Waynesboro Heritage Museum | 420 W. Main St., Waynesboro, Virginia 22980 | Hours: Tuesday–Saturday, 9 a.m. to 5 p.m. | Phone: (540) 943-3943


Merger? Consolidation? Annexation? Confusion Waynesboro and Basic City


In 1739, the land was plentiful, the forests virgin and full, the springs supplied clear water. The South River, while not suitable for shipping was great for damming and milling, the soil fertile for farming and the clay ideal for making bricks. Enterprising adventurers and speculators came to the area, some staying, others moving on. The raising of cattle and other livestock was profitable; wheat, corn, oats, and rye kept the many grist mills running; cutting of timber provided for log buildings, churches, and homes. The area was generally free of Native American battles, the weather pleasant in all seasons and the families worked together to form a small village. The core of the town was comprised of lots laid out in 1798 and in a short period, merchants were occupying the buildings and homes. There was an east-west road from Charlottesville to Staunton and a north-south road from New Hope to Greenville.

The town stayed small with about 250 residents during the 1850s and 1870s. The railroads were making headway from the east and north. By 1884, the Chesapeake and Ohio crossed over the Shenandoah Valley Railroad (later called the Norfolk and Western) at a place called Waynesboro Junction or the Iron Cross. The C&O crossed the South River and continued to Staunton and westward to Covington. Freight and passenger depots were busy. The town had banks, dentists, pharmacies, grocery stores, attorneys, physicians, schools, hotels, churches, newspapers, telegraph services, makers of stoves, buggies, carriages, and water rams. Millers and farmers rounded out the rest of the population.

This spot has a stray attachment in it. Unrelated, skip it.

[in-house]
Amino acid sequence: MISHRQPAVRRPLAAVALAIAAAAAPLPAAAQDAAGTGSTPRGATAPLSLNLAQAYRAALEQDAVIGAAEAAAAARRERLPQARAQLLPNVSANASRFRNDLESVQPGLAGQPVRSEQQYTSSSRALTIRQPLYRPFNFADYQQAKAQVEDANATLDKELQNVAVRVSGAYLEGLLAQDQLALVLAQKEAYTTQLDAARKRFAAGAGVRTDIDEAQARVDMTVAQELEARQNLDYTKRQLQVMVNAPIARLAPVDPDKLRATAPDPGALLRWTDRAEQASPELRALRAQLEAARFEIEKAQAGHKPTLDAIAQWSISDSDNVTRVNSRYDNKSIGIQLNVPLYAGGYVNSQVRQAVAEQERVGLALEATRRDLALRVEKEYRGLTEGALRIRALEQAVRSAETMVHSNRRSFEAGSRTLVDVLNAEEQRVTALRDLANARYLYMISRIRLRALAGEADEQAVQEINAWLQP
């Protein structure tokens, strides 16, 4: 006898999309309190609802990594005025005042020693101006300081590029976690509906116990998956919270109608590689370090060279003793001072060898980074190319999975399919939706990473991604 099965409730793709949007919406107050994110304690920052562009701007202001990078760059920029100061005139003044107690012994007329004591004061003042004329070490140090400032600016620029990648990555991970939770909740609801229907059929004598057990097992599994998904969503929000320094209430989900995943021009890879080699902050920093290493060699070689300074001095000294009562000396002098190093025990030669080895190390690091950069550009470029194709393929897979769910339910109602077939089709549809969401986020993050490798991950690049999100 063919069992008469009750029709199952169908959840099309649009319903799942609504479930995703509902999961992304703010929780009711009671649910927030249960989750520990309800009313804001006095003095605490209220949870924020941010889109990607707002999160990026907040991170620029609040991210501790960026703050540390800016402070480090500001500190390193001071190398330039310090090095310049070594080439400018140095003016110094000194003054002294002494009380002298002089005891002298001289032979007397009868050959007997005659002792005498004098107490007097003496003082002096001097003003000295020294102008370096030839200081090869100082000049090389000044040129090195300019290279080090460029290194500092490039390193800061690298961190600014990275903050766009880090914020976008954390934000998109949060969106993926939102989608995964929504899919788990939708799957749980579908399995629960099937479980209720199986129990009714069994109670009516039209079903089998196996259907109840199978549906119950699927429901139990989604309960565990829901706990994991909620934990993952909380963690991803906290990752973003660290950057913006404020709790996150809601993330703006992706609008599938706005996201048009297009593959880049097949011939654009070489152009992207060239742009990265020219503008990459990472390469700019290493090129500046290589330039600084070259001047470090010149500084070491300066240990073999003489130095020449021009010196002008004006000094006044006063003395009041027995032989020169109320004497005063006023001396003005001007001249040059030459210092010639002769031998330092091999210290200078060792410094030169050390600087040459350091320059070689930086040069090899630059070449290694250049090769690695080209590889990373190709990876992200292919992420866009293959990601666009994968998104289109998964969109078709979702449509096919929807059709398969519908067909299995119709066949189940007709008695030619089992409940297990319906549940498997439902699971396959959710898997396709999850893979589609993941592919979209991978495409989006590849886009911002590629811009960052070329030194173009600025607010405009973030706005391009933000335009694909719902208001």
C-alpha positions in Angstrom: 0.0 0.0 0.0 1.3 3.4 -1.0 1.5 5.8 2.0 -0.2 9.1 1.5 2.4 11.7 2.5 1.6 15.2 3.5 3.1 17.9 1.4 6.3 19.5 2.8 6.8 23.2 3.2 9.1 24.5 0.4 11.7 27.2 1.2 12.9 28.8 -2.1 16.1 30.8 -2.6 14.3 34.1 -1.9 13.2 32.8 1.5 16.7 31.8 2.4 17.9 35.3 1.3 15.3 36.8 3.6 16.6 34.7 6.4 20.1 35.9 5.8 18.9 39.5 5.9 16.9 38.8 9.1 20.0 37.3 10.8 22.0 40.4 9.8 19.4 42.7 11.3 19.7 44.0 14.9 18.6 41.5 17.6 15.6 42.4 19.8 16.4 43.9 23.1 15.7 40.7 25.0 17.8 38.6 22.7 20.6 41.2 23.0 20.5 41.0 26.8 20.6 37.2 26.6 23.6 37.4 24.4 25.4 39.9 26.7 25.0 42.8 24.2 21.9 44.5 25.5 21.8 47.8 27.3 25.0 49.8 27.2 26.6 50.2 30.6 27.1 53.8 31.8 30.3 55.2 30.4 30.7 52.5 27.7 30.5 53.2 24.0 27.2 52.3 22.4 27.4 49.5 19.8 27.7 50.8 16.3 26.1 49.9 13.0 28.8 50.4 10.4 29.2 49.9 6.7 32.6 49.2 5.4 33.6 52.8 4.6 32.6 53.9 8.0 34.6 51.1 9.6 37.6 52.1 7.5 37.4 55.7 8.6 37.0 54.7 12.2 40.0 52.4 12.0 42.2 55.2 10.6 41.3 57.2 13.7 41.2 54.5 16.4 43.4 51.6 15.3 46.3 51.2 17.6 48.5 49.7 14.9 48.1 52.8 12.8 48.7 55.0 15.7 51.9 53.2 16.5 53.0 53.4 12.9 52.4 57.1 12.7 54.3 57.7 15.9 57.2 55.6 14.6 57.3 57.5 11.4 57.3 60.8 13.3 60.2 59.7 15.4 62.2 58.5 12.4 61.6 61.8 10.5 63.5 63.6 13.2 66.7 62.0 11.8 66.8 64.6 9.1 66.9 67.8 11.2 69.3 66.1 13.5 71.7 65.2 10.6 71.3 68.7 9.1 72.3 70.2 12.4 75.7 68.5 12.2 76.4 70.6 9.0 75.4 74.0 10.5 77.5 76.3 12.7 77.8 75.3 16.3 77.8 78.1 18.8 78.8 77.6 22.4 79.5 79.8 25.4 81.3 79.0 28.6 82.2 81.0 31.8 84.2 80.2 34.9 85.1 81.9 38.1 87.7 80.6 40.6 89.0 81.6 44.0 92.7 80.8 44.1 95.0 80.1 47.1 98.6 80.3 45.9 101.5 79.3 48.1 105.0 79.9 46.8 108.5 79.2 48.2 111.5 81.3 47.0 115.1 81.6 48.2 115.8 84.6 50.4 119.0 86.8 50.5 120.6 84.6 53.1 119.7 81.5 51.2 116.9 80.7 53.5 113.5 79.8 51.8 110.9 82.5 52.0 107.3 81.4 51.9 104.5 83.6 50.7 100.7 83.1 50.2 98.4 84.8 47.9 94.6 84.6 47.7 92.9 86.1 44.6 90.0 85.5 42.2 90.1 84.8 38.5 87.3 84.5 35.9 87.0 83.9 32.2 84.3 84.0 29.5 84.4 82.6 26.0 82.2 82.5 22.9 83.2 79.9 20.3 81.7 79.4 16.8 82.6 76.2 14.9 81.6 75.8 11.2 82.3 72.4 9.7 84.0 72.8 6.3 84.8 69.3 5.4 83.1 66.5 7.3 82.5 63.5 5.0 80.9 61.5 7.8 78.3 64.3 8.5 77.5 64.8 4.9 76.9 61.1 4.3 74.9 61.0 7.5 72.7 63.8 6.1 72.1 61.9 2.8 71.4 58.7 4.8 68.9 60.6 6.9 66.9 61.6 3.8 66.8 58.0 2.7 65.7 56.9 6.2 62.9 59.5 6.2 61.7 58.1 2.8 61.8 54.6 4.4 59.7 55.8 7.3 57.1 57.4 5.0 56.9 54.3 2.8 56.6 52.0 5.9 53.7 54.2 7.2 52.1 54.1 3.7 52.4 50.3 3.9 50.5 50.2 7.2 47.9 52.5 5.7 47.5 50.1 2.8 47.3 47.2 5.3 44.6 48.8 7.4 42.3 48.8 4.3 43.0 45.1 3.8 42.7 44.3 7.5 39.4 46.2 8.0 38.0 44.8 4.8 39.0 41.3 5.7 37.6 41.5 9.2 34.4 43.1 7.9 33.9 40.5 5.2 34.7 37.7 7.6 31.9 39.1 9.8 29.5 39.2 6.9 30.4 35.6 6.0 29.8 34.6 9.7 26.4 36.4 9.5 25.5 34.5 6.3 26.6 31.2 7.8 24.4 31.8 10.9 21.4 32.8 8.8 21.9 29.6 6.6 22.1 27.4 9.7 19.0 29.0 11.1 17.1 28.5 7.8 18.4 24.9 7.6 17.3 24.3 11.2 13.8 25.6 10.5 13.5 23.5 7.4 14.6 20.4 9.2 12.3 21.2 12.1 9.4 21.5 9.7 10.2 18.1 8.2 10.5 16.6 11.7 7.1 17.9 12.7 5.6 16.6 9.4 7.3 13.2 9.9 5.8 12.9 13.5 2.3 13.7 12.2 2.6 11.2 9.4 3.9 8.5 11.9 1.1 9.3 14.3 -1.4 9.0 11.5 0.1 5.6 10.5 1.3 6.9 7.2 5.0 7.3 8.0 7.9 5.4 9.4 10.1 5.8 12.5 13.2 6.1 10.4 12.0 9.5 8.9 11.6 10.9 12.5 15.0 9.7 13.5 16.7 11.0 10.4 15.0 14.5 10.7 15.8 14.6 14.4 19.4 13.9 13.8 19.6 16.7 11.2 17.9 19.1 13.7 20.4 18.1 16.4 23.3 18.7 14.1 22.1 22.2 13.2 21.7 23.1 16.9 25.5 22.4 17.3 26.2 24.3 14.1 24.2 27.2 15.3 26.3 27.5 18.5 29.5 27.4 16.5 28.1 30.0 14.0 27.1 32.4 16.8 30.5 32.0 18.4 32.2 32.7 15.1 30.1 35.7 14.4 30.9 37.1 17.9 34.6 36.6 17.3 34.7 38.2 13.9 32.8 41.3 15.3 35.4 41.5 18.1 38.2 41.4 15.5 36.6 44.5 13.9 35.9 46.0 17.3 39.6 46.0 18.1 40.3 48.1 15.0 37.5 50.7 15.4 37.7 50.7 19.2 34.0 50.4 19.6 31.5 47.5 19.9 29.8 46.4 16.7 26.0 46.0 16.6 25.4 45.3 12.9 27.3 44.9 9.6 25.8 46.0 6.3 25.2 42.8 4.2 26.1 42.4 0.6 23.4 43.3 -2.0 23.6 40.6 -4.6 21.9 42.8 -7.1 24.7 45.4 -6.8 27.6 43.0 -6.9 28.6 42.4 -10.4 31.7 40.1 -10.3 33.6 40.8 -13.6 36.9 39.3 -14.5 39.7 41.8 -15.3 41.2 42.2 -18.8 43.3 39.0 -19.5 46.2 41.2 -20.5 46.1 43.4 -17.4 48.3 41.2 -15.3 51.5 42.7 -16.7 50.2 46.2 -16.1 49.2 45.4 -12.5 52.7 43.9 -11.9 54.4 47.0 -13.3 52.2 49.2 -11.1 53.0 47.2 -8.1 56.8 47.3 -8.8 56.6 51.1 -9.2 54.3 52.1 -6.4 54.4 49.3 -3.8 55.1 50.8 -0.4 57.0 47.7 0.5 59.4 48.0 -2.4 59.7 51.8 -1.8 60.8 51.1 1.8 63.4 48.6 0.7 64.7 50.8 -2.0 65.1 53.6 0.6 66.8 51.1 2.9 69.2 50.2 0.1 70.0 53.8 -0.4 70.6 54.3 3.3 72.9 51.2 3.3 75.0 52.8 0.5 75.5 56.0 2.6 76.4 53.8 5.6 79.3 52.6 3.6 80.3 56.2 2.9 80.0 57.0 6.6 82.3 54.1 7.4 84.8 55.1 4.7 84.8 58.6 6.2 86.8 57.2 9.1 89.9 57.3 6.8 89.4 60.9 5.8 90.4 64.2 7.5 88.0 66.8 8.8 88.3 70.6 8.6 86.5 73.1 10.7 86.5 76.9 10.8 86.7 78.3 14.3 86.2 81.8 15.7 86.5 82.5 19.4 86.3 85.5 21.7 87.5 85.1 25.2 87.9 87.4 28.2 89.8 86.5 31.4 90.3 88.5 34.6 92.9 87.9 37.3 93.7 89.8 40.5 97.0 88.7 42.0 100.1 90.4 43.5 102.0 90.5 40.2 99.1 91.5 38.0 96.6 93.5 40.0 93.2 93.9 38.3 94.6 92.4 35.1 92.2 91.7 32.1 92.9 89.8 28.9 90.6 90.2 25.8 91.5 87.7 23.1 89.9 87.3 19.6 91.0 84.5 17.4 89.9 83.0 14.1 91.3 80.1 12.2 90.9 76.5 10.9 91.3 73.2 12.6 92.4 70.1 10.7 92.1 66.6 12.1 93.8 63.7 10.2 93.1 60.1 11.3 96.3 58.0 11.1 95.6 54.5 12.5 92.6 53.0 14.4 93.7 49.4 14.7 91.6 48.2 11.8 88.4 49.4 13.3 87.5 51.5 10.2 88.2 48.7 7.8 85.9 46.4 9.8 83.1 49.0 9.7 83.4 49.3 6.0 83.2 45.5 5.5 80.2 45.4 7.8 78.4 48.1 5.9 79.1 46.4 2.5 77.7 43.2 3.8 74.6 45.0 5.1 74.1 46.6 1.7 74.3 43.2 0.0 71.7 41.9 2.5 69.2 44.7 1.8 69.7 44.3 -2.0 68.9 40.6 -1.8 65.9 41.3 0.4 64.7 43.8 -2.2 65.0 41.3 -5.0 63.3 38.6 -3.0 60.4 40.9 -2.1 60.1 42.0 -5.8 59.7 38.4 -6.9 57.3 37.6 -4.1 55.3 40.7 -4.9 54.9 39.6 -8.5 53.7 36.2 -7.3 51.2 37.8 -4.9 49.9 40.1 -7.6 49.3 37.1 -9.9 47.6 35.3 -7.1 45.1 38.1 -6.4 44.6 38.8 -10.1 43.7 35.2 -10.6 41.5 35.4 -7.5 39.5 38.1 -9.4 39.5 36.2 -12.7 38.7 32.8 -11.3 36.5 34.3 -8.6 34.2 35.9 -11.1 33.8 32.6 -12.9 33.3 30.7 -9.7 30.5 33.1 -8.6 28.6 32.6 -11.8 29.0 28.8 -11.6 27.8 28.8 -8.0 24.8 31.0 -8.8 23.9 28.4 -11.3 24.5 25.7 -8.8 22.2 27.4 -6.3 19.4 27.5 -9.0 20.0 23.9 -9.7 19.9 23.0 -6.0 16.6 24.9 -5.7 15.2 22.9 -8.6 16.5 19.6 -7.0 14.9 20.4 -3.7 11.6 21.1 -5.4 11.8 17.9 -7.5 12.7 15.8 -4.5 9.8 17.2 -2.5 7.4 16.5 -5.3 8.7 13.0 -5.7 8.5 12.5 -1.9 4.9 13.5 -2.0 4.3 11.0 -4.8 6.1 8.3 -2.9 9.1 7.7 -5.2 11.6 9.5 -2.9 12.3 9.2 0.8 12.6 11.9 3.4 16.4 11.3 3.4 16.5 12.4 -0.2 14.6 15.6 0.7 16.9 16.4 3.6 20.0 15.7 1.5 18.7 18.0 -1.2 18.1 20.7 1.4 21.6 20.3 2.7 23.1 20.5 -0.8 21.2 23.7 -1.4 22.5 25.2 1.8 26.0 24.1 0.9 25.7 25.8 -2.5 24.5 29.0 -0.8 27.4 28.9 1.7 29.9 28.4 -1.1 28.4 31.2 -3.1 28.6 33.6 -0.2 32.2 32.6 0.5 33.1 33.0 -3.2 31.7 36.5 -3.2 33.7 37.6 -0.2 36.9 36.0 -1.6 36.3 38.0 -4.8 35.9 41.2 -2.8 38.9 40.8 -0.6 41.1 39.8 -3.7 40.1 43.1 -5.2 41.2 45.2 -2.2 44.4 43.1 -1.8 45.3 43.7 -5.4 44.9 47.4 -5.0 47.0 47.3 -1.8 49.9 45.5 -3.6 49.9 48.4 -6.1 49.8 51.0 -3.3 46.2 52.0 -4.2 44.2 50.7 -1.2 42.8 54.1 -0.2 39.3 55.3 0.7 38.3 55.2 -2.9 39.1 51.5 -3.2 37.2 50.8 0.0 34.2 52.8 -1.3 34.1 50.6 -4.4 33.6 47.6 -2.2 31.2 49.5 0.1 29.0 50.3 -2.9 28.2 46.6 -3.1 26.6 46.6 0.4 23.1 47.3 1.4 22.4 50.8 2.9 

basic cityBasic City

Just as the early developers of Waynesboro found the area to be a wonderful place to establish a town, the Basic City Mining, Manufacturing and Land Company found the area to be ideal for its industrial dreams. What a bonus to have two railroads going north and south as well as east and west with depots and telegraph services. The city was already functioning with all the needs one could ask for, and it had many essentials such as clothing, banking, medical professionals, a hospital, and hotels. Last but not least, a friendly population to cater to them as they waited for their facilities to be built. The BCMMLC purchased 2, 200 acres that were laid out for residential, commercial, and industrial purposes. The company swallowed up Lithia Spring, Baker Spring, the Moraine Hill, enclosed around the railroads and the depots and a good stretch of the South River.

They built hotels near the train stations, banks, schools, set up a newspaper, made great plans for all manner of manufacturing and building. Some were functioning early on: a furniture store, makers of matches cigars, hardware; millworks and lumber companies, and four brickworks. However, the primary purpose of setting up this endeavor was to build a 100-ton blast furnace, and it did not happen. A lengthy lawsuit between Jacob Reese, who said he was the inventor of the Basic process of making steel, and the Bessemer Steel Company in Pennsylvania over the steel processing patent prevented the complex from being built.

Then came the Panic of 1893 to add to their woes. One of the hardest-hit industries was the railroads, and Basic had built a large building to construct railcars. Three large railways failed: Northern Pacific, Union Pacific, and the Atchison, Topeka and Santa Fe. Five hundred banks were closed, and 15,000 businesses were lost. The gold standard was still in effect, and when the economy slowed, there was a run on the banks as paper money was not deemed as valuable as gold. The gold reserves got so low in the United States that President Cleveland had to borrow $65 million in gold from J.P. Morgan and Rothschild family banks in England. Basic’s railcar factory had planned on turning out five freight cars a day for the C & O and the contract for those diminished. Using the building for other manufacturing and milling purposes lasted only a short time, and it had to be auctioned off in 1907. Thus, the great dreams of the big industrial enterprise never to fruition. With apologies to Charles Dickens, we have a “tale of two cities.”

Written by Judy Walden

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